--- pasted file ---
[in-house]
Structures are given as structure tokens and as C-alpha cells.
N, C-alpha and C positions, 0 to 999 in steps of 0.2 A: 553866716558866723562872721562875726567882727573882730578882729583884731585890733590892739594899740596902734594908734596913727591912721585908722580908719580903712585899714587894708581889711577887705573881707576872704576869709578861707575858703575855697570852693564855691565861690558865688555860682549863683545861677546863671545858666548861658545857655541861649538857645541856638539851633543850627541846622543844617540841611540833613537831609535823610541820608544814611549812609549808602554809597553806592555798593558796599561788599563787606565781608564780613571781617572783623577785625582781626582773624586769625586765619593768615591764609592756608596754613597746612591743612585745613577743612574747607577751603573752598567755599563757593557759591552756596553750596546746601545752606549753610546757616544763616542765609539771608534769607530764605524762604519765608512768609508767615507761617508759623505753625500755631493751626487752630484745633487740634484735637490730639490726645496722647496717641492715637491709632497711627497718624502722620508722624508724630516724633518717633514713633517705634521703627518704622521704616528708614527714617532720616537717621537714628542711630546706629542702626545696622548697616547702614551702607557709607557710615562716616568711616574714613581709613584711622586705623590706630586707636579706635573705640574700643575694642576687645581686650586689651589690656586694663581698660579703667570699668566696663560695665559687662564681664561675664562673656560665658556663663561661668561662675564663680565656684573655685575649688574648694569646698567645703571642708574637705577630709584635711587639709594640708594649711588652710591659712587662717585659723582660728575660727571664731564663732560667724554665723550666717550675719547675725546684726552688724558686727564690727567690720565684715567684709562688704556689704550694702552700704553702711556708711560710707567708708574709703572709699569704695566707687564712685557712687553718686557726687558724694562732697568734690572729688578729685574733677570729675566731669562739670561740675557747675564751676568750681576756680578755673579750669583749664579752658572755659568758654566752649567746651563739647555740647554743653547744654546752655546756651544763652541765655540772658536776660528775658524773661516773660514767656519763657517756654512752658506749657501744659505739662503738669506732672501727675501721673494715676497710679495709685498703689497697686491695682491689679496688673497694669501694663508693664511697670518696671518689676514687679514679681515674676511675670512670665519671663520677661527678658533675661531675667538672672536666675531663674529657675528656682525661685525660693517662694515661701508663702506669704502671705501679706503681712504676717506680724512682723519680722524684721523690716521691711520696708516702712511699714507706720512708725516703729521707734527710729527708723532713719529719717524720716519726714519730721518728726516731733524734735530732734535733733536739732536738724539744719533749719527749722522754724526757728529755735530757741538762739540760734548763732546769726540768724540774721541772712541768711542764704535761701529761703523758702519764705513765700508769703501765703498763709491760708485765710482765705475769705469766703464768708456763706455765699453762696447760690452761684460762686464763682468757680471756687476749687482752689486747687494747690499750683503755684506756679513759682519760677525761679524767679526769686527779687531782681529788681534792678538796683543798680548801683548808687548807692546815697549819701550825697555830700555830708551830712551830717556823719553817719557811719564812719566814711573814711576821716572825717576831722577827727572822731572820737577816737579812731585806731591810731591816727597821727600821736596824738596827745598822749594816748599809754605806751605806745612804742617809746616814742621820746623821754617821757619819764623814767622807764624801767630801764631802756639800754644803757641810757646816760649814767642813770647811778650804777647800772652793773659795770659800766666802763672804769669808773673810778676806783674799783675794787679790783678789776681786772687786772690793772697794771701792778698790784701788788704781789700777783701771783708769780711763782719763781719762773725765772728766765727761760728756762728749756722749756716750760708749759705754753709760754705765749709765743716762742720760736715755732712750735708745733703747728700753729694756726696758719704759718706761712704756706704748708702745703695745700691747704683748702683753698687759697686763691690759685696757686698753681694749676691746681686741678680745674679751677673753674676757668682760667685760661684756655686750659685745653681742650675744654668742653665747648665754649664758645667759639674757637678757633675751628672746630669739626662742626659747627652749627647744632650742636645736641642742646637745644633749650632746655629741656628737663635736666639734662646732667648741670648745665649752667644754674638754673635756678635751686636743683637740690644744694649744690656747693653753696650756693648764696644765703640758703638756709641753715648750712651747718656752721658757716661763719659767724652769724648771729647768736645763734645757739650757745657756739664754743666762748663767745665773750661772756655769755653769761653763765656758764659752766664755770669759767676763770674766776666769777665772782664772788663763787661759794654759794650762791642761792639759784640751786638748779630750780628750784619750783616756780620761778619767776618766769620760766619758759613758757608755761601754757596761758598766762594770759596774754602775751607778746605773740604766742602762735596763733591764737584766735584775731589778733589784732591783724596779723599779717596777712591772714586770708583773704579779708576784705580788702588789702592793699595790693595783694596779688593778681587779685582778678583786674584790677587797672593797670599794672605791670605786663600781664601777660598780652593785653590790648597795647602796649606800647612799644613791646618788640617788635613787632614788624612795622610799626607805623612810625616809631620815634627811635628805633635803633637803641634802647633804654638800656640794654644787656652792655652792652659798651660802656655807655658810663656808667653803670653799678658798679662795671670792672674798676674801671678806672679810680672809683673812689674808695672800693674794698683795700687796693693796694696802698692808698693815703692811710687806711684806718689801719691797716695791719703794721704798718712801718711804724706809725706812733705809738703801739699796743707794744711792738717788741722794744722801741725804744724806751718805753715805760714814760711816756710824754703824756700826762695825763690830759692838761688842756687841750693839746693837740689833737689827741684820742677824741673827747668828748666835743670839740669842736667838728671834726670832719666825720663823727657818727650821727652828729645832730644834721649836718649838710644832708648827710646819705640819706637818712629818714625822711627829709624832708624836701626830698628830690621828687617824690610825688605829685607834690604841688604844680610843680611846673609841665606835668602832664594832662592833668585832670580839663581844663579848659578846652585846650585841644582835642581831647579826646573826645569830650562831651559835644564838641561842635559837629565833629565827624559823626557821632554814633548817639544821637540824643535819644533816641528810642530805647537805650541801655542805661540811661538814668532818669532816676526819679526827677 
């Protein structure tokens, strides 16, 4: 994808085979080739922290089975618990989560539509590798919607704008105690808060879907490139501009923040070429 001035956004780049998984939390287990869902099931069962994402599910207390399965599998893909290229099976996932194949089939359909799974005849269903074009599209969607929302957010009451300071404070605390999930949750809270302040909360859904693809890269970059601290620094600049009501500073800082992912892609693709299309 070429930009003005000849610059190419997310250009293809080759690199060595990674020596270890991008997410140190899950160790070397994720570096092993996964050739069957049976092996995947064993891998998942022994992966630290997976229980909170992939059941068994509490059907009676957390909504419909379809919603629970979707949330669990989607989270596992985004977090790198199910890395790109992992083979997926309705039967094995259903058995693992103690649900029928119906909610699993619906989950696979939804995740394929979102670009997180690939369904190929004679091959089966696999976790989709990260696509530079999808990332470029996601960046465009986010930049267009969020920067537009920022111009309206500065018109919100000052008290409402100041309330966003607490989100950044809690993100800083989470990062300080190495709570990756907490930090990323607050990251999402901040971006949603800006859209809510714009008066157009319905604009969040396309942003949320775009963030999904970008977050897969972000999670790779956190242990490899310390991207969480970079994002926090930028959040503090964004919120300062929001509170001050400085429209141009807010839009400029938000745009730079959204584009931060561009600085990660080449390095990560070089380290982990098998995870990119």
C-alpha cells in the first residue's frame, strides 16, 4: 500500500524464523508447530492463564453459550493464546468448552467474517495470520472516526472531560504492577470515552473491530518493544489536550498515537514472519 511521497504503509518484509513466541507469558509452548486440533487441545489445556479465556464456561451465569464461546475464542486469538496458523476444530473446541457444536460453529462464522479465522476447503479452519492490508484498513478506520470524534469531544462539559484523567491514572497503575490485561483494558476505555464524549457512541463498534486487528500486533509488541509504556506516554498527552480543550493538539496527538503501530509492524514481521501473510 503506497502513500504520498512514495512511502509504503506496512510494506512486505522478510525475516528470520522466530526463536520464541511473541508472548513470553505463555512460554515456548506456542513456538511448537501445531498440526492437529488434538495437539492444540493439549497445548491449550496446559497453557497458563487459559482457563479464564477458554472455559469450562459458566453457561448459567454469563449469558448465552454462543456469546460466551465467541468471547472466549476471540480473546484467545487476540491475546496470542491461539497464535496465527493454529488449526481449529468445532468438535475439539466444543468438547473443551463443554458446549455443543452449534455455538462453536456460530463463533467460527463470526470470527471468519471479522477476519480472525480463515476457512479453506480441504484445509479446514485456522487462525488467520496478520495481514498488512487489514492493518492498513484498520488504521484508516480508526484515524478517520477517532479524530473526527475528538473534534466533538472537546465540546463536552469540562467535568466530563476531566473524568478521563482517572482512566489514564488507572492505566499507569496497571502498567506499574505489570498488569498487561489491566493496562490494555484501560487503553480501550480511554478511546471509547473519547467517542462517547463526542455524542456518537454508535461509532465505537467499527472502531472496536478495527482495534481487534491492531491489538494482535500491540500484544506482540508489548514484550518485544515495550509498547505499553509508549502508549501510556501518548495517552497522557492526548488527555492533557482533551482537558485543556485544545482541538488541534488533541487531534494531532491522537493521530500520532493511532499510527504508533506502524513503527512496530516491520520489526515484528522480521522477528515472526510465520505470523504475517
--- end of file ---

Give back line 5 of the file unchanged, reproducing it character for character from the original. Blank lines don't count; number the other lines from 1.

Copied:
C-alpha cells in the first residue's frame, strides 16, 4: 500500500524464523508447530492463564453459550493464546468448552467474517495470520472516526472531560504492577470515552473491530518493544489536550498515537514472519 511521497504503509518484509513466541507469558509452548486440533487441545489445556479465556464456561451465569464461546475464542486469538496458523476444530473446541457444536460453529462464522479465522476447503479452519492490508484498513478506520470524534469531544462539559484523567491514572497503575490485561483494558476505555464524549457512541463498534486487528500486533509488541509504556506516554498527552480543550493538539496527538503501530509492524514481521501473510 503506497502513500504520498512514495512511502509504503506496512510494506512486505522478510525475516528470520522466530526463536520464541511473541508472548513470553505463555512460554515456548506456542513456538511448537501445531498440526492437529488434538495437539492444540493439549497445548491449550496446559497453557497458563487459559482457563479464564477458554472455559469450562459458566453457561448459567454469563449469558448465552454462543456469546460466551465467541468471547472466549476471540480473546484467545487476540491475546496470542491461539497464535496465527493454529488449526481449529468445532468438535475439539466444543468438547473443551463443554458446549455443543452449534455455538462453536456460530463463533467460527463470526470470527471468519471479522477476519480472525480463515476457512479453506480441504484445509479446514485456522487462525488467520496478520495481514498488512487489514492493518492498513484498520488504521484508516480508526484515524478517520477517532479524530473526527475528538473534534466533538472537546465540546463536552469540562467535568466530563476531566473524568478521563482517572482512566489514564488507572492505566499507569496497571502498567506499574505489570498488569498487561489491566493496562490494555484501560487503553480501550480511554478511546471509547473519547467517542462517547463526542455524542456518537454508535461509532465505537467499527472502531472496536478495527482495534481487534491492531491489538494482535500491540500484544506482540508489548514484550518485544515495550509498547505499553509508549502508549501510556501518548495517552497522557492526548488527555492533557482533551482537558485543556485544545482541538488541534488533541487531534494531532491522537493521530500520532493511532499510527504508533506502524513503527512496530516491520520489526515484528522480521522477528515472526510465520505470523504475517